- Optionally a diode 1N4007 (but I remove it later after some tests). See schematic attached. I removed this diode, as I saw it gets 0.5 VDC, and I don't connect the batteries at the same time (see step later on why). So better avoid the diode.
Step 2: Step 2: Powering Via USB. the Procedure.
The procedure is:
- Open your RF transmitter. In my case it's a Flysky one, and there are plenty procedures around, so I'll just link one here.
- Then solder two pieces of wires, one from each output of the USB female connector, to the battery connections. TAKE CARE OF POLARITY, OR YOU'LL DAMAGE YOUR RF TRANSMITTER AND/OR USB POWER DEVICE.
- Make a hole on your transmitter to get access from outside to that USB female connector. TIP: I suggest you to do it inside the battery compartment:
- Pros: when you connect the USB cable, you have to remove the AA batteries, so won't damage your batteries or have worse battery overcharge issues. THIS IS A SAFETY POINT.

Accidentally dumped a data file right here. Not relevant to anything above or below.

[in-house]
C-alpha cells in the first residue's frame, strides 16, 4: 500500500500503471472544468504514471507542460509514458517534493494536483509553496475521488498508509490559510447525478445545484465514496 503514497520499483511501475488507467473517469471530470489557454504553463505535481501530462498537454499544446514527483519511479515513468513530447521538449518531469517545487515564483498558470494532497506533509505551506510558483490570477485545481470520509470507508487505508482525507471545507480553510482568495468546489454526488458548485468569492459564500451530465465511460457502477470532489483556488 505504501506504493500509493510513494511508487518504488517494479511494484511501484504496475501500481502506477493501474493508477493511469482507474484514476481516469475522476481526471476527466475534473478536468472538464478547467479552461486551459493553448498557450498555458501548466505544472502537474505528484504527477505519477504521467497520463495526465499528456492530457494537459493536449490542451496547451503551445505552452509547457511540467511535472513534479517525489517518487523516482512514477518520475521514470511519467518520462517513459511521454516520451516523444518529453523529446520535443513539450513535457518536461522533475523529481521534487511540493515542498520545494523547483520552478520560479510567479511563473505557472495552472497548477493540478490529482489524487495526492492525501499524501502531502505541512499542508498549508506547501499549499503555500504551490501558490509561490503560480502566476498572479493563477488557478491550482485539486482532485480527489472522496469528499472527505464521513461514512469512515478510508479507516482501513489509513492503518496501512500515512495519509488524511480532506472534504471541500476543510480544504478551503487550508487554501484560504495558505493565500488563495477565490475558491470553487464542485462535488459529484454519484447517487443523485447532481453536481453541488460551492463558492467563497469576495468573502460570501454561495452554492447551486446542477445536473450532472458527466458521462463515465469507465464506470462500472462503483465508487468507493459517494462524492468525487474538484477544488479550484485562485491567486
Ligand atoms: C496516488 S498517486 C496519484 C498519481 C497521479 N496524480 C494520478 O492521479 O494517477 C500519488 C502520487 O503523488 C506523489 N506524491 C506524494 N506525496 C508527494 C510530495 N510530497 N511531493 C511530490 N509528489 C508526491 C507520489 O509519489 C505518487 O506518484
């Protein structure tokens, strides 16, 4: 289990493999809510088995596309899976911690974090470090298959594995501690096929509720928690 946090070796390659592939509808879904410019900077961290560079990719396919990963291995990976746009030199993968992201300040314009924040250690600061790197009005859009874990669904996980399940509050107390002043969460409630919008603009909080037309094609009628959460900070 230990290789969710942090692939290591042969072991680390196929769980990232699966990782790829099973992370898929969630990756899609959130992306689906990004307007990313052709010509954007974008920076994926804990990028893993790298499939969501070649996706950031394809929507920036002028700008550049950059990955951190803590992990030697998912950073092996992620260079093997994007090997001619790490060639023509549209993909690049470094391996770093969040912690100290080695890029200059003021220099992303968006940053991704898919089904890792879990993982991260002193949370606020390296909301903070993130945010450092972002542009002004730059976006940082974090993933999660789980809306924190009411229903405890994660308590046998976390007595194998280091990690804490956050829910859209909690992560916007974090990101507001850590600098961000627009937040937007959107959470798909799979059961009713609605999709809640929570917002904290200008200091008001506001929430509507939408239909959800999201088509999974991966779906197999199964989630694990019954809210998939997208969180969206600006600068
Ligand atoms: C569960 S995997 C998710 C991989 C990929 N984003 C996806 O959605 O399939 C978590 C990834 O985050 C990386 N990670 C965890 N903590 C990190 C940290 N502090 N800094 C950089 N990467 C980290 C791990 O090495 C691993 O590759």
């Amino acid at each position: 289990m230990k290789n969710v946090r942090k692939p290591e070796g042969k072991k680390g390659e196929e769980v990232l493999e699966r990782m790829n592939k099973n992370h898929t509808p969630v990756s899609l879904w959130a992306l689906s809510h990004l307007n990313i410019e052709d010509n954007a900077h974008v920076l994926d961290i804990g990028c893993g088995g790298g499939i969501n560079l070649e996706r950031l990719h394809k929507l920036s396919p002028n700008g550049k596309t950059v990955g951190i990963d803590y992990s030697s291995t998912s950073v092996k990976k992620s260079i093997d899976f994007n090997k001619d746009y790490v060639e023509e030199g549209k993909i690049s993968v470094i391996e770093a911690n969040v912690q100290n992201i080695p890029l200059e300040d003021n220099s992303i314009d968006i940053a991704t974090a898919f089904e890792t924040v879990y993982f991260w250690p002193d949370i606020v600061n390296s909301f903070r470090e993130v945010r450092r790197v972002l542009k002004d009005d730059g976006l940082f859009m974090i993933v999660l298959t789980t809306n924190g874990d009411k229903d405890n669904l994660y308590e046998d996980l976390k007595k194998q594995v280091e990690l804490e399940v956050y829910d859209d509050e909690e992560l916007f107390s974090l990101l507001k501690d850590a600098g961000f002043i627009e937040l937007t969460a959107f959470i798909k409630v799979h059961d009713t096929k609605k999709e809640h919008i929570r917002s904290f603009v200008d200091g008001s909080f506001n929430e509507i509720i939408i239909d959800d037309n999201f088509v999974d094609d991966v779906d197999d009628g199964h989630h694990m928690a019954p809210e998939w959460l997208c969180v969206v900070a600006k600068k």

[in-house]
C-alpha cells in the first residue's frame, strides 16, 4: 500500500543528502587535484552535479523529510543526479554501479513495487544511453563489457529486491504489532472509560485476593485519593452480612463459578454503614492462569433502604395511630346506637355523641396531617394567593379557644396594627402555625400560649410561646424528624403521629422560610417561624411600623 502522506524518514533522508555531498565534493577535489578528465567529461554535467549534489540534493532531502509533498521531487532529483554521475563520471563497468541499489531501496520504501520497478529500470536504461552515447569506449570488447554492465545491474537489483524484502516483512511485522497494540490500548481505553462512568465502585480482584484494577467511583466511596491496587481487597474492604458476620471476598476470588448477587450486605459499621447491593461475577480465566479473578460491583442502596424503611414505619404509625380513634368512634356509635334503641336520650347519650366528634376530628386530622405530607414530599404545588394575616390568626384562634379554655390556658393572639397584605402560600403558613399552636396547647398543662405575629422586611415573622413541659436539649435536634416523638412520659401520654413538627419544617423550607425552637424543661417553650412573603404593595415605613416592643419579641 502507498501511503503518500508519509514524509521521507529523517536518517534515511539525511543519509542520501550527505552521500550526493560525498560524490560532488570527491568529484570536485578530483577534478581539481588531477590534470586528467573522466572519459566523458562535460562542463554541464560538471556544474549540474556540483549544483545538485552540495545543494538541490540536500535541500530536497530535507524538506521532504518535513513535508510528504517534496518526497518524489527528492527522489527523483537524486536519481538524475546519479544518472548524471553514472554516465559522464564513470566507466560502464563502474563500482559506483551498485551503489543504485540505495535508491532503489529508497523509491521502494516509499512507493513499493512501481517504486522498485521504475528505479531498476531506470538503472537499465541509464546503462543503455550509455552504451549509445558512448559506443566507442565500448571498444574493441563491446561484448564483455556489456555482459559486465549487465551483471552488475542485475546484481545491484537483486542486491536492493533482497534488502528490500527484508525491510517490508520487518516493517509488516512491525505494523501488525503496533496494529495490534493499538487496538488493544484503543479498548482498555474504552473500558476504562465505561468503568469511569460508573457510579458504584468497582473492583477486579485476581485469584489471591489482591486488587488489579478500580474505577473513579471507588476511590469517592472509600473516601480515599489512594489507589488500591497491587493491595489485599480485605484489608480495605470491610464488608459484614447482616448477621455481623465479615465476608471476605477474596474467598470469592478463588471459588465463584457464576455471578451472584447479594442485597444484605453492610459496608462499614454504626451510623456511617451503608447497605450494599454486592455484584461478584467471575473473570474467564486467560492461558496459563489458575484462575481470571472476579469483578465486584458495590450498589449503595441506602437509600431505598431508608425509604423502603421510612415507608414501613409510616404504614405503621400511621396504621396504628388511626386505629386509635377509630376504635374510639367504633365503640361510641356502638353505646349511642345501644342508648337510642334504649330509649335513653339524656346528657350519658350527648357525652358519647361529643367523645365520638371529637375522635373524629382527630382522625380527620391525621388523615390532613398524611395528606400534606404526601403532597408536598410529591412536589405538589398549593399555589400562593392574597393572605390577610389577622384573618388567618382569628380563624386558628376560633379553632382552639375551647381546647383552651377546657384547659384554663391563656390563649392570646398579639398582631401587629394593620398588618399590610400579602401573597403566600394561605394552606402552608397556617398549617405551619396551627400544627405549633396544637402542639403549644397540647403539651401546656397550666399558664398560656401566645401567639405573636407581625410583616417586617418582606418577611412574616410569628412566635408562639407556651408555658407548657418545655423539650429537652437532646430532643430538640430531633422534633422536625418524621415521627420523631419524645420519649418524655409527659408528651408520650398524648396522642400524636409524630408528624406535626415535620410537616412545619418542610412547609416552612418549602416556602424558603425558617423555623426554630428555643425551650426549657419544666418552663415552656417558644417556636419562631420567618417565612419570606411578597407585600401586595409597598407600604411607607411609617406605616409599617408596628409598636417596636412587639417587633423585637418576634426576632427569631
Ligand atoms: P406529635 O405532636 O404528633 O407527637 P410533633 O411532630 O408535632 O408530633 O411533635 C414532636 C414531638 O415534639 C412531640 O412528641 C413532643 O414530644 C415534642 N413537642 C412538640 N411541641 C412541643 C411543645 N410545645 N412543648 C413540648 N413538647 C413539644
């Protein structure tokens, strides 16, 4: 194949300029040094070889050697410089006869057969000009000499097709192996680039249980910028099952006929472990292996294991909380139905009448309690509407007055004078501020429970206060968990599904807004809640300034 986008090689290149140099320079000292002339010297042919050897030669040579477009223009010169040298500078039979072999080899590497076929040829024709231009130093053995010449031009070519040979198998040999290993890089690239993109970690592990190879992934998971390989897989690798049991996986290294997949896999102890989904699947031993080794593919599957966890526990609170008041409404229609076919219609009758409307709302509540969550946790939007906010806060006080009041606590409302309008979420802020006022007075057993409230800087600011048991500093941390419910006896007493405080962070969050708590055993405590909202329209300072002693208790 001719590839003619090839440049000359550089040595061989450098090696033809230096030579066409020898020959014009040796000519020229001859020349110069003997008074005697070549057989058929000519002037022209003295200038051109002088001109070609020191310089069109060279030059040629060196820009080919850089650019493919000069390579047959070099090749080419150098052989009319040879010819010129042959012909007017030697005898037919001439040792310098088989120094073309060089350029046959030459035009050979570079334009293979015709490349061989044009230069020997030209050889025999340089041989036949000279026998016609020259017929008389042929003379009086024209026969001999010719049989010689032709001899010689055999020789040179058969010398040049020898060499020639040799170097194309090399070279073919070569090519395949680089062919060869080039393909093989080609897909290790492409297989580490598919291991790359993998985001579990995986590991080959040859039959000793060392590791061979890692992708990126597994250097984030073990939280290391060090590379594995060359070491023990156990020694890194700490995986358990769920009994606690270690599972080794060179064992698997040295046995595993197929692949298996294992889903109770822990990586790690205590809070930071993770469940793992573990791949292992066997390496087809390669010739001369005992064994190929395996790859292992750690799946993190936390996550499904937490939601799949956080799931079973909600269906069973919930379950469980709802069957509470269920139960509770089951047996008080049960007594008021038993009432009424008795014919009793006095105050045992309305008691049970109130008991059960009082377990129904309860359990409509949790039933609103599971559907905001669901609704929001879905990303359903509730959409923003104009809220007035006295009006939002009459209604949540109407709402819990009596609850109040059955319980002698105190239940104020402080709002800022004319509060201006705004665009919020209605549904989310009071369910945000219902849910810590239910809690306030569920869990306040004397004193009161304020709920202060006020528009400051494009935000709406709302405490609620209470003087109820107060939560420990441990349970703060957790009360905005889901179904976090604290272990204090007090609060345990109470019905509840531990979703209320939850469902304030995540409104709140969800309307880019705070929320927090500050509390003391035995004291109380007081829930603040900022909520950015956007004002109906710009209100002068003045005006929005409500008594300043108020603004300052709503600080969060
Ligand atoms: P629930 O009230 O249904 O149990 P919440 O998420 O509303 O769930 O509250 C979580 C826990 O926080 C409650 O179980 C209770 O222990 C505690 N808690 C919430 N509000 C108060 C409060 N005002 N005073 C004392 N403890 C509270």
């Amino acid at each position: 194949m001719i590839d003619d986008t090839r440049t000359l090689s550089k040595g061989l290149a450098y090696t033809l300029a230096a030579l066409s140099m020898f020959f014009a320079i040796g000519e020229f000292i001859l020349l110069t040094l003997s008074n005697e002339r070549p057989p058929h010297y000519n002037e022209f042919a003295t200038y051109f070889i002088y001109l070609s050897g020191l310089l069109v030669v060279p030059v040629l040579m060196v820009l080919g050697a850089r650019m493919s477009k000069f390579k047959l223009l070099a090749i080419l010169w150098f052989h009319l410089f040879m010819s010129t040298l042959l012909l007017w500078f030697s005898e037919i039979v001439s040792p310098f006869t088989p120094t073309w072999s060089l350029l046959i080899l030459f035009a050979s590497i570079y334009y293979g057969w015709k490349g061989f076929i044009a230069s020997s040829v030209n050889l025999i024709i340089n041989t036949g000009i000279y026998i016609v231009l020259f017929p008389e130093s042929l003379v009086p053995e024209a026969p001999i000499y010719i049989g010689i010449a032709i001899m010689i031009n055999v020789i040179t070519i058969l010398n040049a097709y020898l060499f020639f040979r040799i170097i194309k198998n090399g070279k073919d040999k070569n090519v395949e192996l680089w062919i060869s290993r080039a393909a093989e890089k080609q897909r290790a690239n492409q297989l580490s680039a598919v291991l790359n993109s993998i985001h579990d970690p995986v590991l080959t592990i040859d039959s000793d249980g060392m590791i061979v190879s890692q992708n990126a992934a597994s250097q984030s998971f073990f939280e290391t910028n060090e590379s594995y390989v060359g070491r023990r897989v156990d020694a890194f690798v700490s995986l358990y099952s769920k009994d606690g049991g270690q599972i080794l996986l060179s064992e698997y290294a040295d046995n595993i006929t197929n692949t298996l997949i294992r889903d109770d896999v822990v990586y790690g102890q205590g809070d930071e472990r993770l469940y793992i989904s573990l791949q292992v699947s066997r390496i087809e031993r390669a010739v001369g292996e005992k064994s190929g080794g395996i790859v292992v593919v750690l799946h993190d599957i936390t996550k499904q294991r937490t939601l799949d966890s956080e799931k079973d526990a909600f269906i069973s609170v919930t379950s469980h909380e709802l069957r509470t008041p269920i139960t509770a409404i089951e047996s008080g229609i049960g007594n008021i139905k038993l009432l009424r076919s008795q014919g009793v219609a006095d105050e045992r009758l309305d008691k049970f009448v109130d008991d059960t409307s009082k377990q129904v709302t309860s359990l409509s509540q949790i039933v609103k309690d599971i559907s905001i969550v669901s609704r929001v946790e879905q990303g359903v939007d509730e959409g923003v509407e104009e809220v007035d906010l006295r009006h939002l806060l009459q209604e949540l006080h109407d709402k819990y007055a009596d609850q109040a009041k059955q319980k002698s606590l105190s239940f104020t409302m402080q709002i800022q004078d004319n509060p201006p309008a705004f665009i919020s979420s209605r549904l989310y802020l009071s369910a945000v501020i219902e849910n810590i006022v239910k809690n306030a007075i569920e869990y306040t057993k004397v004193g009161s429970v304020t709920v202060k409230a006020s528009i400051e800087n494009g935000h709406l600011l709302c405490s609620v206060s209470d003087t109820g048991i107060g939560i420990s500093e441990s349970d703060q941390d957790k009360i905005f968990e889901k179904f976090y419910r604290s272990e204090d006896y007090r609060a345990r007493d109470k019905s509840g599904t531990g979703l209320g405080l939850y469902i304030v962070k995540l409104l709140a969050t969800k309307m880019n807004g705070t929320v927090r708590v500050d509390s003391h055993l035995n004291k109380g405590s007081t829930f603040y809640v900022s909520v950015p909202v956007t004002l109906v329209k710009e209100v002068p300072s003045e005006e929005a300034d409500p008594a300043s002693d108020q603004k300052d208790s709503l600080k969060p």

- Cons: if your AA batteries are rechargeable, you won't be able to recharge while USB connected. But this can lead to some issues, like uncontrolled battery changing that can damage or produce risky issues. DO IT AT YOUR RISK.
Step 3: Step 3: Connecting Your RF Transmitter to Your PC. What You Need.
The easiest way I found to connect your RF transmitter to your PC is via audio wires.
I tried with some USB dongles, and the one I tried (advertised in Amazon as a good simple one) didn't work. But I still could use the DIN connector it brings as part of my solution. So here it goes:
- Normally a mini-DIN to 3.5 mm female connector cable (double check with your transmitter just in case).
- Two 3.5 mm male connectors of 4 circuits.
- A 2 pole signal (audio signal) wire.
- A simple multimeter with voltage and continuity measure.
Step 4: Step 3: Connecting Your RF Transmitter to Your PC. the Procedure.
You just need to connect the signal out from your RF transmitter to your PC audio input.
See attached picture more full details.